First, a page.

We compose this post today in memory of Masaya Nakamura, (1925-2017), R.I.P., founder of Namco, the pioneering Japanese video game company which gave the world iconic video game titles Pac-Man, Galaxian, Galaga, Dig Dug, Pole Position, and so many other arcade classics. We’ve already waxed nostalgic over the arcade video game era.
But you still need a break from political news, and we are here to talk about another golden age of video game innovation: This one right now! Yes, don’t look now, but we have a renaissance on our hands, and it’s all thanks to the tablet and mobile phone platforms. And here’s what makes it so special…
The 1990s Desktop Revolution
The Great Video Game Market Crash of the 1980s marked at least a pause in the development of the home console market. Like many market bubbles in technology history, it was fired off by the novelty of home video game consoles which built into a massive market frenzy before hitting critical burn-out. But what almost nobody mentions is that a new market was just around the corner…
Home computers were coming into robust vogue in the mid-1980s. While before the market had been a huddle of unimpressive dumb terminals that were barely better than a game console with a keyboard and a BASIC interpreter bolted on, the mid-80s home computer market saw the first IBM and Apple desktops. And with them, came the software. Apple’s market seemed determined to give the cold shoulder to gaming, however, the IBM PC was practically begging for it. Between its cheap upgrade capabilities and the legion of IBM clones in its wake, the home desktop computer revolution promised that you could have your spreadsheets and still play video games too – and they were getting to be leaps and bounds better than anything to be found on a console, and even better than anything you could spend a quarter on in an arcade. By 1990, Microsoft Windows and DOS on IBM beige boxes ruled the world.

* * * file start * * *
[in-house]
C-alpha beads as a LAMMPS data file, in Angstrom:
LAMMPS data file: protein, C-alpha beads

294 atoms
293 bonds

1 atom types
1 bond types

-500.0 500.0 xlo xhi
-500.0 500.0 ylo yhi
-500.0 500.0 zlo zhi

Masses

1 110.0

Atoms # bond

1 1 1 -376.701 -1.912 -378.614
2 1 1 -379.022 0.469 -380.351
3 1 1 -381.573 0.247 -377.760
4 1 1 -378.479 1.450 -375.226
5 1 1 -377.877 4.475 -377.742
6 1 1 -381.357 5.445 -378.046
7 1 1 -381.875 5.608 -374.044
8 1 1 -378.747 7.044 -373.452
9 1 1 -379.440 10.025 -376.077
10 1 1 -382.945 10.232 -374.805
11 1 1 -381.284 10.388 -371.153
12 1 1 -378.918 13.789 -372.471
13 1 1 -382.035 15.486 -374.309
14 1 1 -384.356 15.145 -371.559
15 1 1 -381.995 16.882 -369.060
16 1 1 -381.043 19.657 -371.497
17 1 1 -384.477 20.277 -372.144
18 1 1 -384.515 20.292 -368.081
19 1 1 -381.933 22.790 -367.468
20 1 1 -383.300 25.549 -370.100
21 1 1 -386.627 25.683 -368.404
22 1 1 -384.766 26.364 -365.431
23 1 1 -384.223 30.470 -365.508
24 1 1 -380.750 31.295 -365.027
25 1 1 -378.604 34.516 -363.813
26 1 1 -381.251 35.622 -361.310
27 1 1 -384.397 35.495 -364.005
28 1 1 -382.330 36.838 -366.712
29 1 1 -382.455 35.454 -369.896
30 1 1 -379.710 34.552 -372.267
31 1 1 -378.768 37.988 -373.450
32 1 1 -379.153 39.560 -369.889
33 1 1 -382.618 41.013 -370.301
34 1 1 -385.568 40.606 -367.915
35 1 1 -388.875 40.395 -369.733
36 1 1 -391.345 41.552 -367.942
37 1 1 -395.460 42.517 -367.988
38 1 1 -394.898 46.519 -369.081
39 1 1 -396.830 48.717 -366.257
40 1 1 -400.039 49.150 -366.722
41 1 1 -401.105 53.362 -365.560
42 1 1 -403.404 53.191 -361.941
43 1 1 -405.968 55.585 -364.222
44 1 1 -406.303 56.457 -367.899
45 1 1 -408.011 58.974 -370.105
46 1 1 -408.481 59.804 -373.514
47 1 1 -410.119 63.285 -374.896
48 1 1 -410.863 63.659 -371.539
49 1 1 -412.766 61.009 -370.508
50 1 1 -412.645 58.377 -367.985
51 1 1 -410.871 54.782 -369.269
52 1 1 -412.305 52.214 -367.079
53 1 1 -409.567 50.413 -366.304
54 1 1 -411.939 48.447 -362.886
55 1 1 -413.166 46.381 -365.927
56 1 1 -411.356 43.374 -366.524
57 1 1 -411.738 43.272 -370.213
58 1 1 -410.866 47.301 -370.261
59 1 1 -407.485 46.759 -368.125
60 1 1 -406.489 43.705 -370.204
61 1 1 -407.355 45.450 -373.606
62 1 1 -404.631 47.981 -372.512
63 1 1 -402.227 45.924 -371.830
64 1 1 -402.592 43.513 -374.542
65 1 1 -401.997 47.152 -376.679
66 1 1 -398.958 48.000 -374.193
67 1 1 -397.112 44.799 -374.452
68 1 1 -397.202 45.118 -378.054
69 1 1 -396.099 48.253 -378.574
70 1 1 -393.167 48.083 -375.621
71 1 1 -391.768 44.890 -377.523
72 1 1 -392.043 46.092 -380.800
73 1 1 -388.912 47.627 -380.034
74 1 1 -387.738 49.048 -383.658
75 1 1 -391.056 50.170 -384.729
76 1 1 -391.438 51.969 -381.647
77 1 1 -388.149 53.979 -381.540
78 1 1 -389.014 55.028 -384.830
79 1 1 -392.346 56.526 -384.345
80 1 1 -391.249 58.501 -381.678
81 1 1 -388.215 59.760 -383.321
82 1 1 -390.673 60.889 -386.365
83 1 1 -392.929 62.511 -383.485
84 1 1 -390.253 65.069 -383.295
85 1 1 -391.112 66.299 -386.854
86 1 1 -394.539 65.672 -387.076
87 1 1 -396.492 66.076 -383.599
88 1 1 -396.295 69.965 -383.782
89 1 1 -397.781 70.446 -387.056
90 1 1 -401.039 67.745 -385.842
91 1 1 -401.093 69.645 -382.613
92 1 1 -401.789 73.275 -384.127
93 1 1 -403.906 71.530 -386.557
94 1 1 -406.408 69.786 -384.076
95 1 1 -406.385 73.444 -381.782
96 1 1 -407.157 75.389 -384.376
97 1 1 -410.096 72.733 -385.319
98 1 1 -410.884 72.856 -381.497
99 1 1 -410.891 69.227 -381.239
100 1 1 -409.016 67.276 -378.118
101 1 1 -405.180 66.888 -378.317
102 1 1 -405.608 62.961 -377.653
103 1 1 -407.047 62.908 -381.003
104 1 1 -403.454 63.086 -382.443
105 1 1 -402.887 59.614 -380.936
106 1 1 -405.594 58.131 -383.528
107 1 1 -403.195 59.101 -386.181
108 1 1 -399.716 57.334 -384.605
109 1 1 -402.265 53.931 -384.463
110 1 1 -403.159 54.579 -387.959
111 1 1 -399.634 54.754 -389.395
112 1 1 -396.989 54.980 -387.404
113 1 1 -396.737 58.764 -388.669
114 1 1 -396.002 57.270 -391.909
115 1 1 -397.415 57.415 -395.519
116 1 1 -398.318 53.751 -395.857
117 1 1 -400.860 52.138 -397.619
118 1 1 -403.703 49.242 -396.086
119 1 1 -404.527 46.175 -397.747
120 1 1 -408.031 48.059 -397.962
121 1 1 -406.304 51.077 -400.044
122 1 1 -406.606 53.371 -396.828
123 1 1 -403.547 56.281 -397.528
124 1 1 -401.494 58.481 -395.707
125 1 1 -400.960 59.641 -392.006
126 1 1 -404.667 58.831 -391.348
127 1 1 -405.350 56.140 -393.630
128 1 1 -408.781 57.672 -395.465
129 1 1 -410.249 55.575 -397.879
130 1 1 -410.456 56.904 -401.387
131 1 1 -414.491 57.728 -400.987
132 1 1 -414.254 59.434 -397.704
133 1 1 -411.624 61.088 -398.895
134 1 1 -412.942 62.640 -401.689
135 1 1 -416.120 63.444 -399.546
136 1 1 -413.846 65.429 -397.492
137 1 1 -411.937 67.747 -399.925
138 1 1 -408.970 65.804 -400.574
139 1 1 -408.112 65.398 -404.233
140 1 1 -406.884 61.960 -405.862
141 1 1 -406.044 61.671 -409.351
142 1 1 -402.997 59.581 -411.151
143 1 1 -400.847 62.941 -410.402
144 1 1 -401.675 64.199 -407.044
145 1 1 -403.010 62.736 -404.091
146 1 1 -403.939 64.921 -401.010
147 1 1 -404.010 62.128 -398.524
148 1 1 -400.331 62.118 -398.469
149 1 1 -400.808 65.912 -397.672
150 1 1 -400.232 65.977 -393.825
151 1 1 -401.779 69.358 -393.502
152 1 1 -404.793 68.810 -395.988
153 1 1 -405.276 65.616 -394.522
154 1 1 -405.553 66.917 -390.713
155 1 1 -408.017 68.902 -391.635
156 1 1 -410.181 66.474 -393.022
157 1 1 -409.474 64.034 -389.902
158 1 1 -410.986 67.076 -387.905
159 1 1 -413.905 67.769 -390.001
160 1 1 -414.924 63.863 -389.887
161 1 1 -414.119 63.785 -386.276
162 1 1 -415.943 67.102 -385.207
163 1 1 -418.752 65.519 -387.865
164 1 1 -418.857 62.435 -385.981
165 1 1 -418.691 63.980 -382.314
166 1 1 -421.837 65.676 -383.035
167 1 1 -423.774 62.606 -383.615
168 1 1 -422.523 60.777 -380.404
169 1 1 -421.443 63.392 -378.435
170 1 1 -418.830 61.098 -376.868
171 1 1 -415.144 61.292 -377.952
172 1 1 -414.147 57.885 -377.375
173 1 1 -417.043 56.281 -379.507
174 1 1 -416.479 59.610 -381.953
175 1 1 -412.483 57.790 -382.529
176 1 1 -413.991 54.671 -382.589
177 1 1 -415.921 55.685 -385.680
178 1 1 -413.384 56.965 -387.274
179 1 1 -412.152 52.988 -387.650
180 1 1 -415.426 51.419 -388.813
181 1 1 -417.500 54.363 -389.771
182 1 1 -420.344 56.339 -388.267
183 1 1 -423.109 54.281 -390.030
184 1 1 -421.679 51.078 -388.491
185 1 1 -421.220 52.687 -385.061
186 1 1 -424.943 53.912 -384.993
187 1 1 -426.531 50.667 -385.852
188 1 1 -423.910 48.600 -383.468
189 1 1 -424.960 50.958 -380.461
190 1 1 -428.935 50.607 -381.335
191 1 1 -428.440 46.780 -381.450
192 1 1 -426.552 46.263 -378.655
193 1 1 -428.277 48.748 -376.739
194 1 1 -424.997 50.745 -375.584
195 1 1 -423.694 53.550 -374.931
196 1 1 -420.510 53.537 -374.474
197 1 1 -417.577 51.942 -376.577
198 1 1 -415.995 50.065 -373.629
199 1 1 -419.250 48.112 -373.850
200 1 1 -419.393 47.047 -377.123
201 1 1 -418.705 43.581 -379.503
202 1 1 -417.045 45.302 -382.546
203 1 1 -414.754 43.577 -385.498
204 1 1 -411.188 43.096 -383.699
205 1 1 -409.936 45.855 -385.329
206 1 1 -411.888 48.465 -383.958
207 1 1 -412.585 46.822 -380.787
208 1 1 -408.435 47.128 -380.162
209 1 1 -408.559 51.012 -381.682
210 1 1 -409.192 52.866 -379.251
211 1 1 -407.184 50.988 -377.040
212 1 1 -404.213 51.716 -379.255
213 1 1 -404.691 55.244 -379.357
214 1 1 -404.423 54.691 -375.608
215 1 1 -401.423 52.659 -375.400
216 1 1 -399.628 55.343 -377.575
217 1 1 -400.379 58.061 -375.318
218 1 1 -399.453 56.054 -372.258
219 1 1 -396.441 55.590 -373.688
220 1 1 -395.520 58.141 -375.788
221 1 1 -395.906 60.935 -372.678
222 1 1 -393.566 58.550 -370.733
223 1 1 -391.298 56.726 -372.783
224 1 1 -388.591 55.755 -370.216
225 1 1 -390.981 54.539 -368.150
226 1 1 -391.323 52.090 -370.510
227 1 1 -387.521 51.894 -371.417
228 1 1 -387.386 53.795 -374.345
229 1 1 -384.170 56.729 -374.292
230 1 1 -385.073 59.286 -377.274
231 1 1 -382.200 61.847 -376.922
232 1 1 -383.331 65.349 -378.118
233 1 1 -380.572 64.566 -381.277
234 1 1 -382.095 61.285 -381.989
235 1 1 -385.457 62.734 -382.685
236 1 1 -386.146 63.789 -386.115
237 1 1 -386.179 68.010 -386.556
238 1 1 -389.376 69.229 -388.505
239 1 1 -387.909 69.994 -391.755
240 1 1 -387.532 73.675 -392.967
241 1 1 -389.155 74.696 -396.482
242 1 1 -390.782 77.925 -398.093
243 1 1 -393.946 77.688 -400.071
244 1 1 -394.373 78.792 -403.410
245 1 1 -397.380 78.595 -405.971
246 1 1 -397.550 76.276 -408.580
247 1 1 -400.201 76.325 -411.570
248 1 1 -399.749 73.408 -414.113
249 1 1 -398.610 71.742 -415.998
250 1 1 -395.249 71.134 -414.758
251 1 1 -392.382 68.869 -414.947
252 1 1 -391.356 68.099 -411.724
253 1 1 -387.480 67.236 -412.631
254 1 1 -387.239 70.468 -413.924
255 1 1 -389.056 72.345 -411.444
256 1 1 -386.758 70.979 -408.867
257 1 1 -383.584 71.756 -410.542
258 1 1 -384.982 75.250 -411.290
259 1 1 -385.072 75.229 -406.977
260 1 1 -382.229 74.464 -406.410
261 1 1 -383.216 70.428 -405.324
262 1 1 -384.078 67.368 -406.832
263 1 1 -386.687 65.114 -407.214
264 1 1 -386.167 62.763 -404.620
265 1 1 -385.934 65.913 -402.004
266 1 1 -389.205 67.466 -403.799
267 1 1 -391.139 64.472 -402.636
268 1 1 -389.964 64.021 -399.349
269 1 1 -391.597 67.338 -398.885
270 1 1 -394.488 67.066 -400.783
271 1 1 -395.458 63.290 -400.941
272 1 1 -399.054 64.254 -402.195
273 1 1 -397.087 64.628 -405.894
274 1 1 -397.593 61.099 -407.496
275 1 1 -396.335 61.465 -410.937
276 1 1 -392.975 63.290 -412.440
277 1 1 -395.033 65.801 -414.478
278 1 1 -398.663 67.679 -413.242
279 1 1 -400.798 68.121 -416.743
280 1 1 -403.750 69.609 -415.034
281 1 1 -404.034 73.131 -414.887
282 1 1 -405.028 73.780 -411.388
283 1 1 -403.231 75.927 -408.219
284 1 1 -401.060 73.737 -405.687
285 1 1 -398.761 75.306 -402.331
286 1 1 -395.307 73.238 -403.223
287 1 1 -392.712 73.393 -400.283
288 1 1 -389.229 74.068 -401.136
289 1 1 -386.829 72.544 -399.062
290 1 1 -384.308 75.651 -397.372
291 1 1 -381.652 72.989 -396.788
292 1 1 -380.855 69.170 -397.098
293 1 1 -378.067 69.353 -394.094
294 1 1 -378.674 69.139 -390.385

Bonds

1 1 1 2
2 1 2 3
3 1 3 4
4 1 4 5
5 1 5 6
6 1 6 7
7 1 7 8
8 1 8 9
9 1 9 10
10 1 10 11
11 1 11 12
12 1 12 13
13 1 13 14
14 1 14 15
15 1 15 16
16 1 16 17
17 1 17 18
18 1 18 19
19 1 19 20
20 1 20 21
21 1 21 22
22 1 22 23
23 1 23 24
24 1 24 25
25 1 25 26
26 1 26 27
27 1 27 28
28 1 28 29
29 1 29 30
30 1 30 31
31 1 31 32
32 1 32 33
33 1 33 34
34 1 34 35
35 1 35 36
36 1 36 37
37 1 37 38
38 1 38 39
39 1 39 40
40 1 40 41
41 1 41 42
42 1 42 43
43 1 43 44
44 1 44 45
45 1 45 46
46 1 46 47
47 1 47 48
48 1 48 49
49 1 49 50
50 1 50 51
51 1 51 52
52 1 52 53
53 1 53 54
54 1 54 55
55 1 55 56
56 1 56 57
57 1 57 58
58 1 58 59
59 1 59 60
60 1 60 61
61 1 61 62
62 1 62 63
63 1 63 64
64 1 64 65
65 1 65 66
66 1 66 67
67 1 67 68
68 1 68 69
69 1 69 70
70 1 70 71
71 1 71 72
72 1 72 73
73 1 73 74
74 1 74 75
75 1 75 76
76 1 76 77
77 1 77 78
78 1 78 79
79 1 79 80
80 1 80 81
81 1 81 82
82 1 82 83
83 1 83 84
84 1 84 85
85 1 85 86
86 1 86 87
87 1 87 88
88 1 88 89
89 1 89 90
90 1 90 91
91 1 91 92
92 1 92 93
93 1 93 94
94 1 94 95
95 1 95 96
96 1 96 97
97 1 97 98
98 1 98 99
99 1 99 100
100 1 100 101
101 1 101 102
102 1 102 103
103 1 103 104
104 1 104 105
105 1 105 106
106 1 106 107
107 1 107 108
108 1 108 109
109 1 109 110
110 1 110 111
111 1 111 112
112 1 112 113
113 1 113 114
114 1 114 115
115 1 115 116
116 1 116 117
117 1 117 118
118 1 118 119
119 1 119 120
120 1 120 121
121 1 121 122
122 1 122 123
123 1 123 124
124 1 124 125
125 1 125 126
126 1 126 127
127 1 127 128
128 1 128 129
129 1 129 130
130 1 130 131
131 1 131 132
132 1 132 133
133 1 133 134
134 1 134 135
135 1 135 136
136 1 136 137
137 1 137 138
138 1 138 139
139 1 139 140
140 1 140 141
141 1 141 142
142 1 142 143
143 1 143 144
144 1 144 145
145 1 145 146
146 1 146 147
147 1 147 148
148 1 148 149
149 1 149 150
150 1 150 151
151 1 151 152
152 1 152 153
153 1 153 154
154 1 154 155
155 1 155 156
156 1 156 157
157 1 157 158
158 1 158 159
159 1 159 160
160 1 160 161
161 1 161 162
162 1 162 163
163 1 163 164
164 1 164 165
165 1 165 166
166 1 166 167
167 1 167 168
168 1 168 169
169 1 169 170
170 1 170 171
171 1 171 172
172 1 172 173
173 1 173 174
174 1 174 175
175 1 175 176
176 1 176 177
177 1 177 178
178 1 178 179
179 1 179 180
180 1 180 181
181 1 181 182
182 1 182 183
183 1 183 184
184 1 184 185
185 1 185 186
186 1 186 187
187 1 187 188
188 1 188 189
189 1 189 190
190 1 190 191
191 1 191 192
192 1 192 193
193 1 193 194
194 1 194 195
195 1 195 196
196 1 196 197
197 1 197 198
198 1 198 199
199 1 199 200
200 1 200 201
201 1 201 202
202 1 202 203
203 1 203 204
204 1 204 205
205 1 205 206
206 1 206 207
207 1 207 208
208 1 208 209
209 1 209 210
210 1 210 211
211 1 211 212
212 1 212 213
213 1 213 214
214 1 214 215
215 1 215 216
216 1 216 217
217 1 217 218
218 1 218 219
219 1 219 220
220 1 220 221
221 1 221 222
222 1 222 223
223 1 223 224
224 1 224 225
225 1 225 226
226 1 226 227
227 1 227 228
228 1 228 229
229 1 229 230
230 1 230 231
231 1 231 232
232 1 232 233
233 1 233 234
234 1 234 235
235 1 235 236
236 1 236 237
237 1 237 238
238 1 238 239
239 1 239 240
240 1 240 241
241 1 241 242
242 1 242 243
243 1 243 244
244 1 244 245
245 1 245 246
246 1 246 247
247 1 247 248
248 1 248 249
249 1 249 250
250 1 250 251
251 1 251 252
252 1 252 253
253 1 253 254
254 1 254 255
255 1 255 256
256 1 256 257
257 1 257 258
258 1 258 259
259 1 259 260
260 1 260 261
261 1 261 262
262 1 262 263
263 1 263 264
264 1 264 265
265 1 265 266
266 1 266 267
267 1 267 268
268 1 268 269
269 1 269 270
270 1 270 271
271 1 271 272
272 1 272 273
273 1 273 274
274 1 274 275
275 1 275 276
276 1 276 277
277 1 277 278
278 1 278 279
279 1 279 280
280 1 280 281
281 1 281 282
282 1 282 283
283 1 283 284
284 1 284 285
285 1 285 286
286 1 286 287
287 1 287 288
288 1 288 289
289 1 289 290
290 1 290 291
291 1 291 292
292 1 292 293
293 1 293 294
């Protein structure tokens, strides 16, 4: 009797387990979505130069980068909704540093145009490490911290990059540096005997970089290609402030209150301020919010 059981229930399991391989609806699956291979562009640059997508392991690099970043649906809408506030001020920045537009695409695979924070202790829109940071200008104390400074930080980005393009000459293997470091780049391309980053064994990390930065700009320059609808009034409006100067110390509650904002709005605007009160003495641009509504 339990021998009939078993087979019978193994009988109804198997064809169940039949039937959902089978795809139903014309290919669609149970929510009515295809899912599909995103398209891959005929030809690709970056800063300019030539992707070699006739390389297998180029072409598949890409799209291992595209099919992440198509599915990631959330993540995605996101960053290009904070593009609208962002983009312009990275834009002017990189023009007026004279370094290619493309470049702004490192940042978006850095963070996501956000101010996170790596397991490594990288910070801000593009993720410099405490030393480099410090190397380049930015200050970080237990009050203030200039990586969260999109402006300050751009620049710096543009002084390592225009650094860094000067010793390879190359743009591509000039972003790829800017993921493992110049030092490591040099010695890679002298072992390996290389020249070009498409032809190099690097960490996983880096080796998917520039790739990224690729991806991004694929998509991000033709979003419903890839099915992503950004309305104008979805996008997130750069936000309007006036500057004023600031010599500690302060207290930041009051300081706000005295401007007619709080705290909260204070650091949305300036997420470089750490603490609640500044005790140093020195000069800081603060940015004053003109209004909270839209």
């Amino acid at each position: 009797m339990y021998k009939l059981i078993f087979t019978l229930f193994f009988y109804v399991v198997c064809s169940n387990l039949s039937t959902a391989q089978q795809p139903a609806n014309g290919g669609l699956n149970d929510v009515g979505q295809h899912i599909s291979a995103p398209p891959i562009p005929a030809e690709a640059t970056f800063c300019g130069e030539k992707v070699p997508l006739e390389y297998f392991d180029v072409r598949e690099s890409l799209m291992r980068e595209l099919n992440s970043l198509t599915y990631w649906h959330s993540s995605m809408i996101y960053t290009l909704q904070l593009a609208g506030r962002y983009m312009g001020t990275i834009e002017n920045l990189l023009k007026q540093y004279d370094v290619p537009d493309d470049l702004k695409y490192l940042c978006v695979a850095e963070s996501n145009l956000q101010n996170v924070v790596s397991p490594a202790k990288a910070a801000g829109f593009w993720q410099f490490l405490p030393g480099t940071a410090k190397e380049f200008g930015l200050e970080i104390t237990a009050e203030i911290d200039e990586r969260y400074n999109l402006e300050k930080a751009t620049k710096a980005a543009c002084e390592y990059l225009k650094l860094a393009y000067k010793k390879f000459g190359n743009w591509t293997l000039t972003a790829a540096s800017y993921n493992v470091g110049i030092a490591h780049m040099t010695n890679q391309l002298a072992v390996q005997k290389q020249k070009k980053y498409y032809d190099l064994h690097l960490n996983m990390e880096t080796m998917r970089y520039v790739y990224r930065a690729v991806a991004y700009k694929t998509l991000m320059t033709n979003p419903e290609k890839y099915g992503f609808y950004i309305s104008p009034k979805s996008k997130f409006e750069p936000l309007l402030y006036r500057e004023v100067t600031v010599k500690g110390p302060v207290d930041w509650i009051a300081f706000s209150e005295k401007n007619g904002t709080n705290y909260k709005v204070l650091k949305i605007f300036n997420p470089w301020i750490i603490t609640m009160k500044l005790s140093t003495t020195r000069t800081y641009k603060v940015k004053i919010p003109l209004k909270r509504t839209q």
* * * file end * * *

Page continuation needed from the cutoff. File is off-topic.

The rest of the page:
But the chief distinguishing feature of the early PC gaming market was that, for the first time, it was accessible to anyone. Before, to author a game, you either had to supply your own hardware to launch an arcade video game, or participate in a very closed market for the narrow console gaming world. But the home PC lowered the bar and subsequently blessed the gaming world with the indie market. For the first time, if you could code a game and post it on a BBS, congratulations, you were a game distributor – just like Atari and Nintendo.
Shareware, Freeware, and the Indie Market
The concept of shareware was to supply part of a game for free, and players could pay the price to receive the rest of it. Either the title was restricted from a certain feature until its fee was paid, or a few demo levels were given away to entice players to buy the whole game. In short, the early business model of the home PC indie gaming market matched pretty closely to our modern app market now.
The most notable company to get their start in this era was ID Software. Originally starting out as Apogee and Gamer’s Edge, ID Software would go on to give the world Catacomb 3-D, Wolfenstein, Doom, Heretic, Hexxen, and Quake. To this day, even the latest first-person shooter you can buy for a console or PC at Gamestop owes its very existence to ID Software’s shareware titles. As you can see from Catacomb 3-D, not much has changed, just better engines and better graphics.